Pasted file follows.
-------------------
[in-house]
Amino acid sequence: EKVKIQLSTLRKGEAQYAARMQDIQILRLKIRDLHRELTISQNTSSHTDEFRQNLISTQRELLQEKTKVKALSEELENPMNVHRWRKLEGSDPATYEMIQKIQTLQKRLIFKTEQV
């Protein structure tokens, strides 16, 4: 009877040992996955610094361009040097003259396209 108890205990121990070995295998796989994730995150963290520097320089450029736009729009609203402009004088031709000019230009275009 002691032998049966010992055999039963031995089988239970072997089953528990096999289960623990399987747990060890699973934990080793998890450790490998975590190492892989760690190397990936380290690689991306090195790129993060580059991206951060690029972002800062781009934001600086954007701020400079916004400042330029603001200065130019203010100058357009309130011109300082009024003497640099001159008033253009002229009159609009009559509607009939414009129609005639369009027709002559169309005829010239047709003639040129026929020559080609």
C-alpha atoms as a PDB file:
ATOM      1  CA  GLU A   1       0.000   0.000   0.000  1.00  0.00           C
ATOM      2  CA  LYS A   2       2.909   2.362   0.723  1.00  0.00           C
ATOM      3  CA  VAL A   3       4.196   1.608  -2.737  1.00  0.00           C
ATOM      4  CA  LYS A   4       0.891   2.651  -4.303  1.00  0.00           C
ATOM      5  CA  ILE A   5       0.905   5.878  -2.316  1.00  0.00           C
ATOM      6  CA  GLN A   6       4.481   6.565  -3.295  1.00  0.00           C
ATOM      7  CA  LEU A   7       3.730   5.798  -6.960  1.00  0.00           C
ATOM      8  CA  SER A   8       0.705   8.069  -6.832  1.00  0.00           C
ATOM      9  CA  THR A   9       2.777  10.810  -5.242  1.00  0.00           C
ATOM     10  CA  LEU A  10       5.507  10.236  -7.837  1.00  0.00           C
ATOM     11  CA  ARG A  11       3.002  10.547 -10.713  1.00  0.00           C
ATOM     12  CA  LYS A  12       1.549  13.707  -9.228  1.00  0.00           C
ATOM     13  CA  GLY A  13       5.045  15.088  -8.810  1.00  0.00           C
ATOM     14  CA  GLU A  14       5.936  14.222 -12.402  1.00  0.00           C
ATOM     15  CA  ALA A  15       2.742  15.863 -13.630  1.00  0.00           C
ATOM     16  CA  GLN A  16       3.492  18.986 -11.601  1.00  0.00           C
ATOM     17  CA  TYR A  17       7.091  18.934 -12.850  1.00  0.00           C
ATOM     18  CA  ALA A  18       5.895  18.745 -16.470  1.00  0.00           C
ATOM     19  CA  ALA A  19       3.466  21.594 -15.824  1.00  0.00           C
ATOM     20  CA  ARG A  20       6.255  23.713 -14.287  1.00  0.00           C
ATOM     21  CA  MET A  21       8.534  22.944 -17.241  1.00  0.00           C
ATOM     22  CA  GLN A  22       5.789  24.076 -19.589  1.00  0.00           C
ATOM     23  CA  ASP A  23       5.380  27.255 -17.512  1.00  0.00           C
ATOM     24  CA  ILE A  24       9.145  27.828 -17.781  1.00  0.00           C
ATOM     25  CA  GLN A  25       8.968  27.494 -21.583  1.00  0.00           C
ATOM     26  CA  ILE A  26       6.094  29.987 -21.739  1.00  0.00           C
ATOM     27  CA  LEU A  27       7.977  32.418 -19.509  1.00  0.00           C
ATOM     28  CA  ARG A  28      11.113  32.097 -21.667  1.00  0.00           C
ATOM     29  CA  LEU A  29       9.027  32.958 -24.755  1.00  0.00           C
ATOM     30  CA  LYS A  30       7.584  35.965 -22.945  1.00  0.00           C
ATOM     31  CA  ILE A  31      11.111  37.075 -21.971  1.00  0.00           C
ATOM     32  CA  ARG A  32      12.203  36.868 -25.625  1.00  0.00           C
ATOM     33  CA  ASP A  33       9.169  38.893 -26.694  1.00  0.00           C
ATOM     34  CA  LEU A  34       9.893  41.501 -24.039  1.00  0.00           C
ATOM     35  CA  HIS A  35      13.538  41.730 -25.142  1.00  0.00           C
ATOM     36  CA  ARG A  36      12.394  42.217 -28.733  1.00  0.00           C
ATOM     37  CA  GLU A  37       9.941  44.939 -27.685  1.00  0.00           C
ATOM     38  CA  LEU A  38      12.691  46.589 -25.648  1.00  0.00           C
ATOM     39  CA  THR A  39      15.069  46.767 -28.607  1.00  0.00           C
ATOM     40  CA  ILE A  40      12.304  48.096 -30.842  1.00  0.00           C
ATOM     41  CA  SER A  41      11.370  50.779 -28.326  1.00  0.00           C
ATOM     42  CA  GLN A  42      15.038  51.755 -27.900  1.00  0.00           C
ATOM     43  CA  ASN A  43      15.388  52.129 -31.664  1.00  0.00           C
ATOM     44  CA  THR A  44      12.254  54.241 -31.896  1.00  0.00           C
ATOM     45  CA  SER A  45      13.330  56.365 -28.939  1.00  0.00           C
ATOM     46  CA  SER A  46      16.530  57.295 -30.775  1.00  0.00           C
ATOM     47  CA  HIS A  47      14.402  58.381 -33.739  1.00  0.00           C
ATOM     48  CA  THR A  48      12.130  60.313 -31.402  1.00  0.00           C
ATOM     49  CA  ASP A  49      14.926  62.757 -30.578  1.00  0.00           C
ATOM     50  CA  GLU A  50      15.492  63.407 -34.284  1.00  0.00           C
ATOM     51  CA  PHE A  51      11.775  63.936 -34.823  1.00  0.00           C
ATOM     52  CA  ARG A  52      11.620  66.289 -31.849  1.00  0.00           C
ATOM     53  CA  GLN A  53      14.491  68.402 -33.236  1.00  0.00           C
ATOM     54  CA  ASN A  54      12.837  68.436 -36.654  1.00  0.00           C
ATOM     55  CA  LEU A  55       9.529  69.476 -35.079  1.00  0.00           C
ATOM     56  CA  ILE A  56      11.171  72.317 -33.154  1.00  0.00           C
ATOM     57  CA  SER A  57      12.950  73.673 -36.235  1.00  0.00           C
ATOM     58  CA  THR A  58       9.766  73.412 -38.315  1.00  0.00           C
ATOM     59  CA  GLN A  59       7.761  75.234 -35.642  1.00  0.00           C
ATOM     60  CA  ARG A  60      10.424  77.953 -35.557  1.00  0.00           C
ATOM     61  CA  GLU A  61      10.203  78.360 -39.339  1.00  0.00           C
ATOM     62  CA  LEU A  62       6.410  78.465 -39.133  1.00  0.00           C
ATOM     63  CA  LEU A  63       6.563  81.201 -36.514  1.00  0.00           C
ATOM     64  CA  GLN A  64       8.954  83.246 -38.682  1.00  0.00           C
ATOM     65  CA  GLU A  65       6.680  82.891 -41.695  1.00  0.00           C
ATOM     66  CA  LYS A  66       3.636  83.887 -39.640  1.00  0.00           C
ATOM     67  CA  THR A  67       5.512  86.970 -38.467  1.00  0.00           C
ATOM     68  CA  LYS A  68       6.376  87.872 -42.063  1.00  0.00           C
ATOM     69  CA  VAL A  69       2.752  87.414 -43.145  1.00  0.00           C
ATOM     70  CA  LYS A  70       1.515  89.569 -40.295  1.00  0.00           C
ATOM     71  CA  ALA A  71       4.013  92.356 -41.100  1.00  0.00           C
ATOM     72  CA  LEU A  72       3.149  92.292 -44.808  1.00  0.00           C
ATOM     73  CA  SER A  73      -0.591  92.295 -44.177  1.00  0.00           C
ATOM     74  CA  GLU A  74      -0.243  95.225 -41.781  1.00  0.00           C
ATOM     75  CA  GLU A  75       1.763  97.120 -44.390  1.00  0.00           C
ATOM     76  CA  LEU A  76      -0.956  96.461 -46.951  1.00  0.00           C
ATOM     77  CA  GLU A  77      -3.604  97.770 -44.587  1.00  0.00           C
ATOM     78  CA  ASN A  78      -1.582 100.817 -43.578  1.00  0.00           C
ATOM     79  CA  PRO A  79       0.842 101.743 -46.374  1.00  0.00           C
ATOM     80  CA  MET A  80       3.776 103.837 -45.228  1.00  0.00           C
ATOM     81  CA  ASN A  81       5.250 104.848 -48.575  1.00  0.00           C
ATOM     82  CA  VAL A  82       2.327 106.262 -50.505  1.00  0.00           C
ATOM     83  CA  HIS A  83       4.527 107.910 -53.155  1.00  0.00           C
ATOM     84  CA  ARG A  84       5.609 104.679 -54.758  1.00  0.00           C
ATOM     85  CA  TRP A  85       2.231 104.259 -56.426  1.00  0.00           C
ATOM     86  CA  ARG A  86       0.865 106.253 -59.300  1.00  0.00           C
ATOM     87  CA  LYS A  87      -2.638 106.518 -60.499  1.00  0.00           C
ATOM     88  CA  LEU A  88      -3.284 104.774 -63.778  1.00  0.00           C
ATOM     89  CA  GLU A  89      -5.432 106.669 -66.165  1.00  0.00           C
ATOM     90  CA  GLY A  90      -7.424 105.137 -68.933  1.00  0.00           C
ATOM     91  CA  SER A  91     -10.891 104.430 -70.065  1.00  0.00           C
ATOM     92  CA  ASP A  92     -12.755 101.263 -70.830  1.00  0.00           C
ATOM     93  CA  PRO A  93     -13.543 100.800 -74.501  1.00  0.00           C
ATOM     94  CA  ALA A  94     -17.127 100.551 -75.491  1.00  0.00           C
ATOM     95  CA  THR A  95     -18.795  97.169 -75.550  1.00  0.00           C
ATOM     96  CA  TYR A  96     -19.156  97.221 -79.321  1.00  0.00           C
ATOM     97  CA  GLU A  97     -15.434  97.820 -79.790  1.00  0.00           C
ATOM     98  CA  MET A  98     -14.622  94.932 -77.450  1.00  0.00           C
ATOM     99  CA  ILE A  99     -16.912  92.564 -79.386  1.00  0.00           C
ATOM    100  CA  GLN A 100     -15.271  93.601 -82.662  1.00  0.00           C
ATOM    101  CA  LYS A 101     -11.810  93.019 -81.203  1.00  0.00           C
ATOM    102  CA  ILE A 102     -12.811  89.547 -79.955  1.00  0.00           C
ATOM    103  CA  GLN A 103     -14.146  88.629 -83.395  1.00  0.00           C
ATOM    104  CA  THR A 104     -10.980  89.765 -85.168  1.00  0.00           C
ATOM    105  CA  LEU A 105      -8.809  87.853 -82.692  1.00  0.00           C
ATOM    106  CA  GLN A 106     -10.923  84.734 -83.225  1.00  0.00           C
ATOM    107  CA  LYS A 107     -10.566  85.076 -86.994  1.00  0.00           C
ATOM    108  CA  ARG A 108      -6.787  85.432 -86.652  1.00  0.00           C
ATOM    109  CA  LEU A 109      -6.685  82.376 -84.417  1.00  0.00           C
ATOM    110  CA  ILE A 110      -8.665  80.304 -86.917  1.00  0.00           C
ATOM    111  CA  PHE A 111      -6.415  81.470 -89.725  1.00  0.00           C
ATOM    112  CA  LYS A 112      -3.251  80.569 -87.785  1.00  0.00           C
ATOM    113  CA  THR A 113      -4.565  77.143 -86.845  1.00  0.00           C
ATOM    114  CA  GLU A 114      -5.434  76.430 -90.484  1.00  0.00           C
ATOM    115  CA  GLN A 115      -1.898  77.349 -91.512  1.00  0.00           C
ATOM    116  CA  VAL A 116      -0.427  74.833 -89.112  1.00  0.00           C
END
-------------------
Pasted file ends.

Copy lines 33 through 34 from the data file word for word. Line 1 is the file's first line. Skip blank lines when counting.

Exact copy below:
ATOM     29  CA  LEU A  29       9.027  32.958 -24.755  1.00  0.00           C
ATOM     30  CA  LYS A  30       7.584  35.965 -22.945  1.00  0.00           C